• Another way to open the discussion is to model your own way of working through something. Let your children see you talking, exercising, reading, relaxing and observe what happens. Remember little eyes are watching our moves. 
  • What to Say

More than anything else, we must be honest about what is happening. Sadly, COVID-19 is not the kind of truth that we can protect our children from, but the truth does not need to include every gory detail. How much detail to share will depend on their ability to understand. Age appropriate information and follow the rule of thumb only answering the questions they ask. There is no need to give more information than what would satisfy their current question. They will come back to ask more when they are mentally, emotionally and psychologically ready to ask more.  Young children will need simple, concrete explanations of what is happening and how it affects them. For example “Why can’t I go play at Peter yet?” If they have a misunderstanding of events, correct them. But if you get “It’s just while we have to stay safe and not spreading the virus hey mom?” then there is no need to add more details. Their simple explanations may be exactly what they need to believe to feel safe. The goal here is to try not to take away that sense of security they are constructing for themselves. Older children and teens will likely ask for and benefit from additional information about the situation and actions being taken in the country. Also be sure to open conversations about what they are seeing on social media such as Instagram. There is a lot of nonsense doing the rounds that needs to be unpacked.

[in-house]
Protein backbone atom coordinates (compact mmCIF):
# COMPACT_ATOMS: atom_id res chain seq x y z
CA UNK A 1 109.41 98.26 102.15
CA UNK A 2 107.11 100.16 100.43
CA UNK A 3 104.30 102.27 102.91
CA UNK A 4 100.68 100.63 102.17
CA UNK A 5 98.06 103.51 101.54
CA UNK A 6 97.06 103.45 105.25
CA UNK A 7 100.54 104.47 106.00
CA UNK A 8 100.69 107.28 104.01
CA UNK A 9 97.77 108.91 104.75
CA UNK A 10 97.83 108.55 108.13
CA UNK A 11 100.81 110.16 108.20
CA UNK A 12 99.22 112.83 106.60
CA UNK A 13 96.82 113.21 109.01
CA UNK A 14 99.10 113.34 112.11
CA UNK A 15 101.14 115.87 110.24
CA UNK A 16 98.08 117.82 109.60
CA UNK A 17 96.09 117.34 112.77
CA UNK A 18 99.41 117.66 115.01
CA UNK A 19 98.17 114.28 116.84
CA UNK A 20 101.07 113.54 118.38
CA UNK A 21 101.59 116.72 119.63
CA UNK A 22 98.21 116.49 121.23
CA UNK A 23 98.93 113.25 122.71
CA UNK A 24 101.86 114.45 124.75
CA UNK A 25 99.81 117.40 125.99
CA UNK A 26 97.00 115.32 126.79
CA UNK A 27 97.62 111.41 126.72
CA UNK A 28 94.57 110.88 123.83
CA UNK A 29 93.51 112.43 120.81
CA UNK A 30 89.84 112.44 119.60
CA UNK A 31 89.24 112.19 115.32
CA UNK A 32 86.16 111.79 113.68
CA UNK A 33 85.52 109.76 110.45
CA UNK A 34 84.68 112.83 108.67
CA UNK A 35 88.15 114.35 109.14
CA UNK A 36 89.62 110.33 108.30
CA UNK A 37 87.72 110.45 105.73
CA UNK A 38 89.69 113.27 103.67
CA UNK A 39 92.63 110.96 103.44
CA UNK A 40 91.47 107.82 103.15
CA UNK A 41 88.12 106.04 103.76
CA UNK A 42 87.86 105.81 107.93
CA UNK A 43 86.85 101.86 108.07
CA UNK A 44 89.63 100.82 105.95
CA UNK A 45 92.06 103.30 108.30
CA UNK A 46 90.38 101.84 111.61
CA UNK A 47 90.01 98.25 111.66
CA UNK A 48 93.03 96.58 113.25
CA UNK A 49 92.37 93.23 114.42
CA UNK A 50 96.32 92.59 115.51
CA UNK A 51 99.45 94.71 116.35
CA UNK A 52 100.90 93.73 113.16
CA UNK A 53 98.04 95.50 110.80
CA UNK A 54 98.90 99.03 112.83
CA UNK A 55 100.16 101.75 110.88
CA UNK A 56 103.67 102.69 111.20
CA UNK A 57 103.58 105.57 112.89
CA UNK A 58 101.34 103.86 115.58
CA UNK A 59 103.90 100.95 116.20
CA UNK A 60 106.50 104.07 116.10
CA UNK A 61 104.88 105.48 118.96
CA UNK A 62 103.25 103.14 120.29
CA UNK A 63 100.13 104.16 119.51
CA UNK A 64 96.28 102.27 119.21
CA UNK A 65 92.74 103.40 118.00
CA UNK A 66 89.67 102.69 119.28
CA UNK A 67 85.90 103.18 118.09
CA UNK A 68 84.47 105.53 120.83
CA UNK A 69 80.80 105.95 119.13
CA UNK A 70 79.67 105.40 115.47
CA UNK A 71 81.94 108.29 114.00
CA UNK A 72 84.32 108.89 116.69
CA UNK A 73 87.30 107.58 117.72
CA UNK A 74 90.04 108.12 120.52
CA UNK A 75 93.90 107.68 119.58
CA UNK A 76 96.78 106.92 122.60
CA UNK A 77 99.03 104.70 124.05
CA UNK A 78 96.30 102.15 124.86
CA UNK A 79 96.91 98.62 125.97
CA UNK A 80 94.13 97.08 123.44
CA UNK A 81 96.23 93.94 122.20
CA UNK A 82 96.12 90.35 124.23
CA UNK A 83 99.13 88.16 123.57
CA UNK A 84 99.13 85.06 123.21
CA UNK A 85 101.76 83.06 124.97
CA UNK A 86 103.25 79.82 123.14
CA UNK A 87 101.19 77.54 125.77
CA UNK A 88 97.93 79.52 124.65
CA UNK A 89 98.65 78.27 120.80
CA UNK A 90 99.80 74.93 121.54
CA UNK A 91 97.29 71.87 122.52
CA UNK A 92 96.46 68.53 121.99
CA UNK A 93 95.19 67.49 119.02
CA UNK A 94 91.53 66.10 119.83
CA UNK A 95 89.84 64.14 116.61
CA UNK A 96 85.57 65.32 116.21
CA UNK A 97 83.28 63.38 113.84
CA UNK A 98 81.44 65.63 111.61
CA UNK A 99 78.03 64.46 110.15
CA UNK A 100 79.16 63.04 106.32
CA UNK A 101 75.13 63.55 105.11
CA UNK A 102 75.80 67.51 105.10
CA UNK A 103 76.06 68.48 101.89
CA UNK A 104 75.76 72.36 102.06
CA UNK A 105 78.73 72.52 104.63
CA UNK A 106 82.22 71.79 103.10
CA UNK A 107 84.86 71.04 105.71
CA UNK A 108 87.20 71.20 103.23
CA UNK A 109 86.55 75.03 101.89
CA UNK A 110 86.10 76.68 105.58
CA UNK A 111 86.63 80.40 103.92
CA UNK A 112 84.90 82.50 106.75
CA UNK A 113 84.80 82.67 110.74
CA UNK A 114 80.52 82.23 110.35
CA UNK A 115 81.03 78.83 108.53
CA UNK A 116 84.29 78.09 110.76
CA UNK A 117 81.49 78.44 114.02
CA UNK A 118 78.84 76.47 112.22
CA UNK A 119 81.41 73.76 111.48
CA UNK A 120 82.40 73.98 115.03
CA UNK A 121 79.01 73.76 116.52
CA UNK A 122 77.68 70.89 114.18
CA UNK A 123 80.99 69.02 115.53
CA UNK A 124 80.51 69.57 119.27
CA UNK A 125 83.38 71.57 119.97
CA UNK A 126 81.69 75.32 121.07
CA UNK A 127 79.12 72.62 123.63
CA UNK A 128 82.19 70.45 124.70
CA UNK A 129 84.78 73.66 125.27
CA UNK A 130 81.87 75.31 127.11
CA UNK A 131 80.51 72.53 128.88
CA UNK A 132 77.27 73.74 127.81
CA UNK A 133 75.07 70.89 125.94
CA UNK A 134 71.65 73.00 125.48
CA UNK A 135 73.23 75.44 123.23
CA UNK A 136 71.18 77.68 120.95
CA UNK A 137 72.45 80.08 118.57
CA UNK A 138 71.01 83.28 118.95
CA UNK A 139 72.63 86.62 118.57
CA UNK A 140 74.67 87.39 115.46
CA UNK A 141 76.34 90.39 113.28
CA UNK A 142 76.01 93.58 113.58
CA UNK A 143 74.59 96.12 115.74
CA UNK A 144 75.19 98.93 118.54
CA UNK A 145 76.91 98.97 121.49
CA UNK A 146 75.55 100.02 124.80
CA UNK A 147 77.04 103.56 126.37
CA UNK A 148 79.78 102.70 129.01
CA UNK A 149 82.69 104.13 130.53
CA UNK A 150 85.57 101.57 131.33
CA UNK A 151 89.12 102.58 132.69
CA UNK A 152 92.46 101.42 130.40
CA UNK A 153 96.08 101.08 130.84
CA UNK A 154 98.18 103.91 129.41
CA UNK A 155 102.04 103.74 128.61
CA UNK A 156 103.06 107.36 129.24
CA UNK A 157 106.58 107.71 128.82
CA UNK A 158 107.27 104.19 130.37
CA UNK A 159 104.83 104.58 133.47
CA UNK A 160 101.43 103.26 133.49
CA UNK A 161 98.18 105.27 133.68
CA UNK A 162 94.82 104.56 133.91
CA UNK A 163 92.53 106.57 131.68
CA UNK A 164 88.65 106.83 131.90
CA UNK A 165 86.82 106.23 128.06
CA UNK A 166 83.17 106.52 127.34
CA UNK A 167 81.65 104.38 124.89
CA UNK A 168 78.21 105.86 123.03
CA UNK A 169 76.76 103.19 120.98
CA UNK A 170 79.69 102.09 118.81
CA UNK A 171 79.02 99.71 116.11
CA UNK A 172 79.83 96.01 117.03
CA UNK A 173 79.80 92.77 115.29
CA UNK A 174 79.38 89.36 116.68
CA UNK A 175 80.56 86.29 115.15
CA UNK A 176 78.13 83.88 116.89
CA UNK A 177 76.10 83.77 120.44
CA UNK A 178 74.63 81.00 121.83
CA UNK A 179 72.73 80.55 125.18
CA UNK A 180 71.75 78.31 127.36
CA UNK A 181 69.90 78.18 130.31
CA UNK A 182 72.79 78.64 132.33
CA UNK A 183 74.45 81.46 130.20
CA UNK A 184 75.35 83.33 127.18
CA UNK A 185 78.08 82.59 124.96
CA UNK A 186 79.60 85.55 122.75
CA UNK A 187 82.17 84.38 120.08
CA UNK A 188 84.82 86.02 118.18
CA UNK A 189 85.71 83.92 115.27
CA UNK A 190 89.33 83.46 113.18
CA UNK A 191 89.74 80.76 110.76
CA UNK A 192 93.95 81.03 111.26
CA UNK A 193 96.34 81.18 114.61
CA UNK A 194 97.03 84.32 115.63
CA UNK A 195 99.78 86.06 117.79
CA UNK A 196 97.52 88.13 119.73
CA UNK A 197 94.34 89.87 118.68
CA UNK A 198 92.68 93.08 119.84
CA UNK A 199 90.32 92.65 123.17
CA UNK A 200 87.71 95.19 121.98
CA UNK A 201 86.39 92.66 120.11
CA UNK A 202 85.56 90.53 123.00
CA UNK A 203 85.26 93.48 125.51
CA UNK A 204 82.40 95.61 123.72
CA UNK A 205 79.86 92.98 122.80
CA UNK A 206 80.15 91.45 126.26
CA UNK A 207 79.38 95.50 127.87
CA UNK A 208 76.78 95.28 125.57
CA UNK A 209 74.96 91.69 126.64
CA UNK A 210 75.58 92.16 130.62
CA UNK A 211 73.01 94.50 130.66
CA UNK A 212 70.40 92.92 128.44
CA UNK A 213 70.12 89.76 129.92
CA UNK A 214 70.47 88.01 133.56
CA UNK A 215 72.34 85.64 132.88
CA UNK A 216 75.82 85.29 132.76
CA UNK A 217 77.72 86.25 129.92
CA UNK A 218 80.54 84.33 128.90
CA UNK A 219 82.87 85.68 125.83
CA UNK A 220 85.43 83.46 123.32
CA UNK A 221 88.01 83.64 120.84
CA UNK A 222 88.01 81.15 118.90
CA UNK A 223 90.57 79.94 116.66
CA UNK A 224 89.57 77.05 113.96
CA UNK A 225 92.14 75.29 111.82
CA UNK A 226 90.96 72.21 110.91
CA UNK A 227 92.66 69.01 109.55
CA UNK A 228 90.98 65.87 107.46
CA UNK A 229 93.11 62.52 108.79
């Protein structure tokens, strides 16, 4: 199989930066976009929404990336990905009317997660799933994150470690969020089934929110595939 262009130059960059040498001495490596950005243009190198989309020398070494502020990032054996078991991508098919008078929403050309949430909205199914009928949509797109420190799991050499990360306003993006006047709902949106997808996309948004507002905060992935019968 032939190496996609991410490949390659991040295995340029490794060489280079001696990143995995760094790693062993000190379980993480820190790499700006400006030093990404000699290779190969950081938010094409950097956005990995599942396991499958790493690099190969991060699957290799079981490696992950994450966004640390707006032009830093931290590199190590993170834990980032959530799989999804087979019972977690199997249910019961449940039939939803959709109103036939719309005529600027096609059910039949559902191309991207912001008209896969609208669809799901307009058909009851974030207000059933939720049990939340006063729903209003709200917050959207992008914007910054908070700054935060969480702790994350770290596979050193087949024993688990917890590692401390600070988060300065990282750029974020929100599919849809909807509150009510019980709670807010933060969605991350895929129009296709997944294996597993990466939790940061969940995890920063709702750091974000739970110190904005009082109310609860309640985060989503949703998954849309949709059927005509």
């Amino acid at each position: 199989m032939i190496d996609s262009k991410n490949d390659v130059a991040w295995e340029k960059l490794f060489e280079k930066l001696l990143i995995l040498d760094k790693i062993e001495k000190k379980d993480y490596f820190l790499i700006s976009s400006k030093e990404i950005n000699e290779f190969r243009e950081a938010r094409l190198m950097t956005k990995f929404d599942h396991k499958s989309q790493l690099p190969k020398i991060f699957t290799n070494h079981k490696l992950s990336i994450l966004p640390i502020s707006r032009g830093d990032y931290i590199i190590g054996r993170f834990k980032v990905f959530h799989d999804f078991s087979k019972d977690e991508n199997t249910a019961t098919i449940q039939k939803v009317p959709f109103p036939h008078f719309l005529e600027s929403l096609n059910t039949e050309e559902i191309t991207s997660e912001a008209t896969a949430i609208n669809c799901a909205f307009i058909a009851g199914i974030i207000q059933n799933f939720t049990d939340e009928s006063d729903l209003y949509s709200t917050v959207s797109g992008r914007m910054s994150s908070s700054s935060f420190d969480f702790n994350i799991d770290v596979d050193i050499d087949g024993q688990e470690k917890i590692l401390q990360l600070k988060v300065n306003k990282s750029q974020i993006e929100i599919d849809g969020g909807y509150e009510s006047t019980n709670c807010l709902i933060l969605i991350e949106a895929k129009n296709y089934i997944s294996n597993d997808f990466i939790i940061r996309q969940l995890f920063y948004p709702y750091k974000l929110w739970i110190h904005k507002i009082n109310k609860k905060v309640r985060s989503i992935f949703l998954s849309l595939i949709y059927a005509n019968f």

Saying “I do not know” is OK. Do not be concerned about saying the perfect words, there are no perfect words. It is OK to say you do not know why it is happening or how to solve it. The main goal is to reinforce that you and your children are safe. Focus on the steps you are taking to become safe. If you can, point out things like the social distancing and staying home so that doctors and nurses can work to help those affected. They may also be worried about the safety of their friends or extended family. Be honest if you really do not know, but reassure them that their friends’ parents are taking care of them. You might tell them about how the doctors, nurses and government are working hard to fight against the virus, how the farmers are growing food, the grocery stores are still open to ensure we can buy goods or how rubbish removal workers are keeping our communities clean. 

  • Limit Exposure to the Media